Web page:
First lady remix.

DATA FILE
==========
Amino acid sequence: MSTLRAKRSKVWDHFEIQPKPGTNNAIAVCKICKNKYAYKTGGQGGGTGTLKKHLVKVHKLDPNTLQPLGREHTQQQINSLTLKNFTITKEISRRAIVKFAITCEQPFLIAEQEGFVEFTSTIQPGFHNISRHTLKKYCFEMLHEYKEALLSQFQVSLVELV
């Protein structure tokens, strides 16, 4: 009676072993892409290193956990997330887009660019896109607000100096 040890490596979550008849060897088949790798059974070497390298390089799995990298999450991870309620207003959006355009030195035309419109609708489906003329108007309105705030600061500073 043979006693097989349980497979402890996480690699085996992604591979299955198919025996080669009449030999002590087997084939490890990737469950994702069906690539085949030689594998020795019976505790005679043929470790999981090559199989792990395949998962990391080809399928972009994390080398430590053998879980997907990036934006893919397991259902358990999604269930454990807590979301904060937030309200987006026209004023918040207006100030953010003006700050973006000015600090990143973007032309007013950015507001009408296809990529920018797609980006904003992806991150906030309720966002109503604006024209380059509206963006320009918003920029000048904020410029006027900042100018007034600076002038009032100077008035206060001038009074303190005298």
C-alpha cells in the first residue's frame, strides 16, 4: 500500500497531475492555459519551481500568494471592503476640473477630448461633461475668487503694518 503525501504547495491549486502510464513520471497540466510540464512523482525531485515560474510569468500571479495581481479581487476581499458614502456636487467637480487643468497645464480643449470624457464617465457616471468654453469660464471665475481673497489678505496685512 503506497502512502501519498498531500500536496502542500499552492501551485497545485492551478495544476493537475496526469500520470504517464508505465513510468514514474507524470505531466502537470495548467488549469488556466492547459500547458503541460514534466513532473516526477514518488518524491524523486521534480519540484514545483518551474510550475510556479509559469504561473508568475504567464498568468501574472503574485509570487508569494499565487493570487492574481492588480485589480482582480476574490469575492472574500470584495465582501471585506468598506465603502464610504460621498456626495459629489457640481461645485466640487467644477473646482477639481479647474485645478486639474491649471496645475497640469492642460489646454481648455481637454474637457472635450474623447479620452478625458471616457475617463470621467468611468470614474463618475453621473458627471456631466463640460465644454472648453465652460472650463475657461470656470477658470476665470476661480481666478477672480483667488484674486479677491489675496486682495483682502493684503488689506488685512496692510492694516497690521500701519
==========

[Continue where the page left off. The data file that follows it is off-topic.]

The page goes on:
Hahahahaha, he didn't focus on unity and optimism at al😂